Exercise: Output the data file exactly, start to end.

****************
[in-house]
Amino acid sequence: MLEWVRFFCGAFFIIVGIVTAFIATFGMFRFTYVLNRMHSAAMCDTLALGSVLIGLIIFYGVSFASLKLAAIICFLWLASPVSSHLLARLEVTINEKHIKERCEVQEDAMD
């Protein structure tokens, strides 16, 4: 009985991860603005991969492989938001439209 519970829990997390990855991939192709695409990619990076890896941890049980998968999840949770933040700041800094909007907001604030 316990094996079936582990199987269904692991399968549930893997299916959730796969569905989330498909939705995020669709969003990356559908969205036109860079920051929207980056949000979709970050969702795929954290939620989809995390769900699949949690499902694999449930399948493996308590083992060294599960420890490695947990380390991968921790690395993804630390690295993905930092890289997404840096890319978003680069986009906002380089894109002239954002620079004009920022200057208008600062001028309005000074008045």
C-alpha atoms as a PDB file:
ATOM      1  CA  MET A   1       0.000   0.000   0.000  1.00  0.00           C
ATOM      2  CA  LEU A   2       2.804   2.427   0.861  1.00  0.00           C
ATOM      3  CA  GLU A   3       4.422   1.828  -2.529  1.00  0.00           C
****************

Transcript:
[in-house]
Amino acid sequence: MLEWVRFFCGAFFIIVGIVTAFIATFGMFRFTYVLNRMHSAAMCDTLALGSVLIGLIIFYGVSFASLKLAAIICFLWLASPVSSHLLARLEVTINEKHIKERCEVQEDAMD
């Protein structure tokens, strides 16, 4: 009985991860603005991969492989938001439209 519970829990997390990855991939192709695409990619990076890896941890049980998968999840949770933040700041800094909007907001604030 316990094996079936582990199987269904692991399968549930893997299916959730796969569905989330498909939705995020669709969003990356559908969205036109860079920051929207980056949000979709970050969702795929954290939620989809995390769900699949949690499902694999449930399948493996308590083992060294599960420890490695947990380390991968921790690395993804630390690295993905930092890289997404840096890319978003680069986009906002380089894109002239954002620079004009920022200057208008600062001028309005000074008045």
C-alpha atoms as a PDB file:
ATOM      1  CA  MET A   1       0.000   0.000   0.000  1.00  0.00           C
ATOM      2  CA  LEU A   2       2.804   2.427   0.861  1.00  0.00           C
ATOM      3  CA  GLU A   3       4.422   1.828  -2.529  1.00  0.00           C